Review: The Ten Dollar Founding Father
Dana Picinich | On 27, Apr 2016
The musical Hamilton seems to be the hottest ticket on Broadway these days. It is completely sold out through the winter of 2016, and if you want to buy tickets any sooner, be prepared to pay $400 or more for just nose bleeds.
Ask any celebrity if they know what Hamilton is, and they will answer by saying that they have already seen it, a few more than once. Numerous of A-list celebrities have reported seeing the show. If an icon such as Beyoncé, has seen Hamilton, then that means it is a show worth seeing, and Bey has seen it twice. Other prominent figures that have seen the musical are Kanye West, Amy Schumer, and even the President and Vice President of the United States.
So what makes Hamilton great? Isn’t it just another musical that made an off-Broadway debut in January 2015 and moved to Broadway in August 2015? Isn’t Hamilton just the guy who lost in a duel against Aaron Burr? Yes and no. Hamilton is the man who got shot by Burr, but the musical goes beyond that. Hamilton is not just your ordinary musical and I will tell you why.
First and foremost, in what other musical is composer and writer is also the star of the show? Yes, Lin-Manuel Miranda is not only the writer, but also the star that brings the whole show to life. Not only does he make the audience love the show, but he also makes the show love the audience back.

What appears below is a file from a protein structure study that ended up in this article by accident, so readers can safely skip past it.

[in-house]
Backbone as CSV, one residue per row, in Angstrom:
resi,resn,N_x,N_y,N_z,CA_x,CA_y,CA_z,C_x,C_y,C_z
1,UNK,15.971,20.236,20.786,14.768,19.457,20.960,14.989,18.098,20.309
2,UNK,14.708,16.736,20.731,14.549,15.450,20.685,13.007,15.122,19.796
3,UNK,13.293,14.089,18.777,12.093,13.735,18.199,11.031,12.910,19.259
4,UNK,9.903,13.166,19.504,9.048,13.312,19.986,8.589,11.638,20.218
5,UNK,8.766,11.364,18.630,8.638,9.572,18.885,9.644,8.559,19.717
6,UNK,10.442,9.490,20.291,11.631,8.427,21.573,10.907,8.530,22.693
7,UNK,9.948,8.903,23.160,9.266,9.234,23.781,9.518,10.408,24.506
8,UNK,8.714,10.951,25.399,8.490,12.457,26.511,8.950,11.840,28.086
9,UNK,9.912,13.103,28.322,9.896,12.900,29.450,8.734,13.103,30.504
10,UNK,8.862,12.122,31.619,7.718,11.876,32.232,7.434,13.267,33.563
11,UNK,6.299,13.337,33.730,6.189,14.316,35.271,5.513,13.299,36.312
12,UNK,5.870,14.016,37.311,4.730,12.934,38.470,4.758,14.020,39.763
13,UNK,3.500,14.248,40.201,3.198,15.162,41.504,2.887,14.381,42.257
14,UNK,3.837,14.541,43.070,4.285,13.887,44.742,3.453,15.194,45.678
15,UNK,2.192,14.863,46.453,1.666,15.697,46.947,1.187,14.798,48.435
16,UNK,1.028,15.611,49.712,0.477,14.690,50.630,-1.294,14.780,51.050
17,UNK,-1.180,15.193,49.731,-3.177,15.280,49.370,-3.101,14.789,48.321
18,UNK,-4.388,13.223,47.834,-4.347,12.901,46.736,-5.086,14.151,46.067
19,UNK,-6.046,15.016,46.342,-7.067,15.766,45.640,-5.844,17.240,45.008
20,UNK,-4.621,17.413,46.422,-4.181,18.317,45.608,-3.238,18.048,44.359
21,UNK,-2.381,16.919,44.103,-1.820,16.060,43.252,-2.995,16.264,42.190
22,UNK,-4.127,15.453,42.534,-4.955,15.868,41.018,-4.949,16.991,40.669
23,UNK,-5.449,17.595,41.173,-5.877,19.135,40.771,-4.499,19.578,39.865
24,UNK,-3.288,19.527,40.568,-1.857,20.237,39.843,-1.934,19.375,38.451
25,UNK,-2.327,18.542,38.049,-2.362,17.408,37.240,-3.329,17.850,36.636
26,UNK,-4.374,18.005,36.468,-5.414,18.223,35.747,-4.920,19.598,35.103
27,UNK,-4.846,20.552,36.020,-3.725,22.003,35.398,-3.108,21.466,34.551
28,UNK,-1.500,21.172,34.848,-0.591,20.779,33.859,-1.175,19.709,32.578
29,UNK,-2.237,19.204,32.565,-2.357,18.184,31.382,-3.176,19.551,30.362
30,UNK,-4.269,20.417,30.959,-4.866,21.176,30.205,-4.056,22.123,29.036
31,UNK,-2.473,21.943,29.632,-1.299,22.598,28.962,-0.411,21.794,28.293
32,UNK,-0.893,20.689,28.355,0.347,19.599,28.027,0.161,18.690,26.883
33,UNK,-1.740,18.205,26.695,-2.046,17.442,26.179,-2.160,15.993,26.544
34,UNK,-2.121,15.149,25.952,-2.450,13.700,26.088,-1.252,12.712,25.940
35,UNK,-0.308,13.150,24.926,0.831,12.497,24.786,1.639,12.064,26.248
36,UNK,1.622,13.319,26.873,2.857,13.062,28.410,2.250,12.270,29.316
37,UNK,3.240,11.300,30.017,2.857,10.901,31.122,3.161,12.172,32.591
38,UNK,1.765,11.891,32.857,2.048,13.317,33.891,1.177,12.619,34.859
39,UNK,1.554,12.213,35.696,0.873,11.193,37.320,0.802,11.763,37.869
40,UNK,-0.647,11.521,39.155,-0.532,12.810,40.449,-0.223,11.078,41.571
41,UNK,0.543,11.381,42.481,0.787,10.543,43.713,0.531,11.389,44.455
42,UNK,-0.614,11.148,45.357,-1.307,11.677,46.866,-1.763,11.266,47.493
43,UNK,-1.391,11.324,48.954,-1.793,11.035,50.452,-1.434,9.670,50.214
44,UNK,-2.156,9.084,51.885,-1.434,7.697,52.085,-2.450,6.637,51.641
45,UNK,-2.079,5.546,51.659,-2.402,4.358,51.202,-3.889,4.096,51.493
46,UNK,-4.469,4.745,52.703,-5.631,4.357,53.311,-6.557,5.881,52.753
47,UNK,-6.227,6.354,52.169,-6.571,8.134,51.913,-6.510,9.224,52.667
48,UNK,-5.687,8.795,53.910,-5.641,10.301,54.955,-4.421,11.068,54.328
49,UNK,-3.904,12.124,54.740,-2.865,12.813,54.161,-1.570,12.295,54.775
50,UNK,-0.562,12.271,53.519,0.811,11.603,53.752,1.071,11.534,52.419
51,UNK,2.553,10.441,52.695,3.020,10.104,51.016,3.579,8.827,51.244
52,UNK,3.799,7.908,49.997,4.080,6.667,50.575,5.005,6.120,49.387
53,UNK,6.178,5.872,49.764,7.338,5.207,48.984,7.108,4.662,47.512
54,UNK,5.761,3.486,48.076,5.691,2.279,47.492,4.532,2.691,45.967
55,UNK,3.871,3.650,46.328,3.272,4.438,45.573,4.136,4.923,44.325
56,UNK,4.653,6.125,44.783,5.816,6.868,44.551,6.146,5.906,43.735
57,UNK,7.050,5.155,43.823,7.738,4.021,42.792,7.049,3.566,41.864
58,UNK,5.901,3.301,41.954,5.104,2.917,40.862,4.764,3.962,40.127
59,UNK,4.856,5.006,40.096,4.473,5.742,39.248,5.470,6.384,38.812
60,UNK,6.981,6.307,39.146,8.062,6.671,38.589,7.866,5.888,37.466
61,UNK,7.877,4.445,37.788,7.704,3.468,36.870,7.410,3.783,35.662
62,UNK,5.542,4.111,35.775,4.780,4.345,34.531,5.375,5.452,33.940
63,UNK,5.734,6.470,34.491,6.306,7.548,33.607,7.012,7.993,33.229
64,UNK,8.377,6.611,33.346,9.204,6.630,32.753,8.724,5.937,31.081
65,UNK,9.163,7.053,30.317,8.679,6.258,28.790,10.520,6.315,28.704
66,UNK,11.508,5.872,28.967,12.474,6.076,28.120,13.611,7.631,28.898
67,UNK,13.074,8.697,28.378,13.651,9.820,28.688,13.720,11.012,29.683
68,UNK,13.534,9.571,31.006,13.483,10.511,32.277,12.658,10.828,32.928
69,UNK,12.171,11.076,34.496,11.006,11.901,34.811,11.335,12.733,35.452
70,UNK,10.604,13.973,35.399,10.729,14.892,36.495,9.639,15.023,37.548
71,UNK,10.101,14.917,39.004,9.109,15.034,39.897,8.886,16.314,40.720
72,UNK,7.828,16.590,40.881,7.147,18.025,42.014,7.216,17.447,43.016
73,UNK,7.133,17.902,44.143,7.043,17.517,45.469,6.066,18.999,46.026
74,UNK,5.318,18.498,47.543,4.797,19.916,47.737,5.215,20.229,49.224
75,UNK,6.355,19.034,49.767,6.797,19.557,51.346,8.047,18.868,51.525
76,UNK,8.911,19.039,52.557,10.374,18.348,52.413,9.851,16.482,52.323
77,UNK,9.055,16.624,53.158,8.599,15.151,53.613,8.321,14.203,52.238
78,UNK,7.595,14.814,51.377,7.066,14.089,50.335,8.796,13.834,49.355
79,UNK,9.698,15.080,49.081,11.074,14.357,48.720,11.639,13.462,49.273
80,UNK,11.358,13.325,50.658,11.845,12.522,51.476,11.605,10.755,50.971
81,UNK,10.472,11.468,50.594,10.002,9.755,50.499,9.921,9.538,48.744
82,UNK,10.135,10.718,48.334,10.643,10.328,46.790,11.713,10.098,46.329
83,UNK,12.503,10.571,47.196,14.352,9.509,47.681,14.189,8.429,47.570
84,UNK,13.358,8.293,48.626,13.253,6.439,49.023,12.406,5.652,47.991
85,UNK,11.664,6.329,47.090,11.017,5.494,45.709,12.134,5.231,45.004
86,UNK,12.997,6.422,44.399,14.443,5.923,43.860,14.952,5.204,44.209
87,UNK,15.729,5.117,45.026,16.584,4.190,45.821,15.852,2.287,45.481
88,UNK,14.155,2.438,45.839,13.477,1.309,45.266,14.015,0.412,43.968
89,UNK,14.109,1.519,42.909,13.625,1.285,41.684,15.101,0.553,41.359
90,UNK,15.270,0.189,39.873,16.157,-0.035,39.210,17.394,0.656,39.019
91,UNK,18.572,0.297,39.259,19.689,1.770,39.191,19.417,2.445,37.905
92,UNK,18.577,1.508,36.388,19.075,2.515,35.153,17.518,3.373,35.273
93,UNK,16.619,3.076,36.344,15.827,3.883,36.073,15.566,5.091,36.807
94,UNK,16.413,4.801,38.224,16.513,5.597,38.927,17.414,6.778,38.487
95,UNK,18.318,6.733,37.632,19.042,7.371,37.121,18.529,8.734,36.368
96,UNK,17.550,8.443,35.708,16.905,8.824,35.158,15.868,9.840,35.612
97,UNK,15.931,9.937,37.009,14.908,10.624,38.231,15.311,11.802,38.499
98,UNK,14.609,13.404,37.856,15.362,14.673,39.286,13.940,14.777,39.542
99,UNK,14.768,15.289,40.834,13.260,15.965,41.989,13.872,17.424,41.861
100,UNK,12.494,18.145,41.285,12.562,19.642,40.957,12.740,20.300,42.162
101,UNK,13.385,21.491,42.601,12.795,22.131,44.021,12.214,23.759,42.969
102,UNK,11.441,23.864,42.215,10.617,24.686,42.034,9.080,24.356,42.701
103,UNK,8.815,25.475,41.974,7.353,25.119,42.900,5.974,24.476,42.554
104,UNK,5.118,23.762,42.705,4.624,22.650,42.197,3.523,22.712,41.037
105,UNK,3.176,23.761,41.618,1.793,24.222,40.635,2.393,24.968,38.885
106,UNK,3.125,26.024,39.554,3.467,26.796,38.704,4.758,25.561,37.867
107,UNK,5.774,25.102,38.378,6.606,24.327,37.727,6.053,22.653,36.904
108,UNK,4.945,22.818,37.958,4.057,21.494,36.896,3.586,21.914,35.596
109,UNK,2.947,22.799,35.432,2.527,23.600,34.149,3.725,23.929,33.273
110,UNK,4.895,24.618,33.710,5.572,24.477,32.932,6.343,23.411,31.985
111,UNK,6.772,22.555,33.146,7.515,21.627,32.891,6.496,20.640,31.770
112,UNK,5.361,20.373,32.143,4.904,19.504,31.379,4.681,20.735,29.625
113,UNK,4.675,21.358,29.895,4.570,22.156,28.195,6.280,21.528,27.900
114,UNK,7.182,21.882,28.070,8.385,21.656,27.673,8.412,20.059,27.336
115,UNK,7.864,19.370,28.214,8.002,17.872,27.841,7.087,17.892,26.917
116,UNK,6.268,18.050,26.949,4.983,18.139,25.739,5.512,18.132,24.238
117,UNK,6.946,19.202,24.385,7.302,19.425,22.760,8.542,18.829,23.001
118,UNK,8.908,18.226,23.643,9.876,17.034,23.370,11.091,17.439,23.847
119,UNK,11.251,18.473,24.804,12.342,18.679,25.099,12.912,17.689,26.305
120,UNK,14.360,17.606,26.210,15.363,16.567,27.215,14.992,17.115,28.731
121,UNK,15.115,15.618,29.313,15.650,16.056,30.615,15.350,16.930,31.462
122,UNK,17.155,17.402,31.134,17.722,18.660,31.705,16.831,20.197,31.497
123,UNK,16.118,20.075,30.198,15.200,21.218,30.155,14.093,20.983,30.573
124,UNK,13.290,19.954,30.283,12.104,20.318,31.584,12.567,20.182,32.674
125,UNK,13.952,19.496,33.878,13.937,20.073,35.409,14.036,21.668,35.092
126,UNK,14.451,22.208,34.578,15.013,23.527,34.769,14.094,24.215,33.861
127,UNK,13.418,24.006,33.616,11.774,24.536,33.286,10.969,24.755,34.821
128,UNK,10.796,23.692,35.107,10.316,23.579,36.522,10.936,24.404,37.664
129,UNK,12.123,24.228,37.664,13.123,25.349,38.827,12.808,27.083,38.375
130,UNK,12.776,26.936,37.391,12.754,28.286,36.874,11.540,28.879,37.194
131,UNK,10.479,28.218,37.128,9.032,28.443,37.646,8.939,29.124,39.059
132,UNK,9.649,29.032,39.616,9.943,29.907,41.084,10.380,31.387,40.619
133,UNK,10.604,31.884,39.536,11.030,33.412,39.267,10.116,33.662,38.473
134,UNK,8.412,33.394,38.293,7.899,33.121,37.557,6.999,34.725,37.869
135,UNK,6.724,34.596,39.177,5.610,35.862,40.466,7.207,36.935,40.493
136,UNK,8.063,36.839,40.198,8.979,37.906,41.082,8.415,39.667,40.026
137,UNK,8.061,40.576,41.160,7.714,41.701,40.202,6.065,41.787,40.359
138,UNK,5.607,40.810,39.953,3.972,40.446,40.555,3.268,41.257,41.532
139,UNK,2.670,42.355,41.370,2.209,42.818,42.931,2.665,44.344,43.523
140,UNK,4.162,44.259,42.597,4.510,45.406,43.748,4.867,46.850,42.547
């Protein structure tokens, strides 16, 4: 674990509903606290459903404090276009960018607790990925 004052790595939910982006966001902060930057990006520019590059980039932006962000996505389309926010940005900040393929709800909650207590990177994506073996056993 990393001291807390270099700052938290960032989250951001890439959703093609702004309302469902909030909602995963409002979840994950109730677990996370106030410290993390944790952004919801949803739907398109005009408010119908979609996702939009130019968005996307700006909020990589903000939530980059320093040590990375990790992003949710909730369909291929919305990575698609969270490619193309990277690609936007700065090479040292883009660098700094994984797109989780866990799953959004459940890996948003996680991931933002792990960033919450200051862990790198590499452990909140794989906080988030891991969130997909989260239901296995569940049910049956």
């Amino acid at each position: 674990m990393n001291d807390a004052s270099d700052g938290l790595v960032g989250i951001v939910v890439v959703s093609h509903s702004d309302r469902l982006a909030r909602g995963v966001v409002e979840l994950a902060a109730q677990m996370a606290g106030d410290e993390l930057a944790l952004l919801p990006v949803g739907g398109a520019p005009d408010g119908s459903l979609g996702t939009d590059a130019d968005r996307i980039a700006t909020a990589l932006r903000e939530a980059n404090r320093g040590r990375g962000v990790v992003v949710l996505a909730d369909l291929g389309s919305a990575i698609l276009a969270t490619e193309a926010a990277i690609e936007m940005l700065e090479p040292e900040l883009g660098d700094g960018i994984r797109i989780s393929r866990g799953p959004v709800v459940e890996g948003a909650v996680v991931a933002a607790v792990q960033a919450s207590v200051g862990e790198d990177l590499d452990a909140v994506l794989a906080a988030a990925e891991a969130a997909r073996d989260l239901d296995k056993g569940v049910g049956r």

Miranda uses intricate rhyme to tell Hamilton’s story. The catchy tunes blend rap, hip-hop, R&B, classic Broadway, and even some operetta to intrigue the audience. The musical may be set in the 18th century, but the audience is able to relate it to today’s politics through song and rhyme.
Featuring conflicts such as large versus small government, immigration issues, to even isolationism versus internationalism, Hamilton allows the audience to relate to topics that are in headlines today in an entertaining and educational manner.
The cast is multi-ethnic and tells the story of the Caribbean born French/Scottish born Alexander Hamilton, one of our founding fathers, during America’s early years. Miranda, who is from Puerto Rico, plays the part of Hamilton, along with a performers ranging from African American to Chinese American playing the parts of Aaron Burr, George Washington, and Eliza Schuyler.
I know that when I tell people that I want to see Hamilton, they usually make a face because they assume that the show is strictly about politics, but that isn’t the case. Critics agree that within those three hours of the show, the audience is engaged and gets a glimpse of the life of this legendary man. We see his coming to America, his marriage, his life at war, his son’s birth, his appointment to Secretary of Treasury, his sex scandal, his loss at a chance of presidency, and finally his death.
Hamilton brilliantly blends America’s past with America’s present. Americans from all around the world are able to connect with it through the genius casting that embraces the history and diversity of American culture.
Broadway is typically known for its lack of diversity, and that is why I believe so many people are attracted to Hamilton. It’s the musical that makes historical America look more familiar, more like it is today. Miranda’s mixture of hip-hop with a history lesson helps the audience connect with our country’s past.
People may interpret Hamilton as they like, but the bottom line is that it is about an immigrant trying to be accepted into a nation of immigrants. It’s just another one of the millions of versions of the American Dream. And that, my fellow Americans, is what makes Hamilton a musical like no other in history.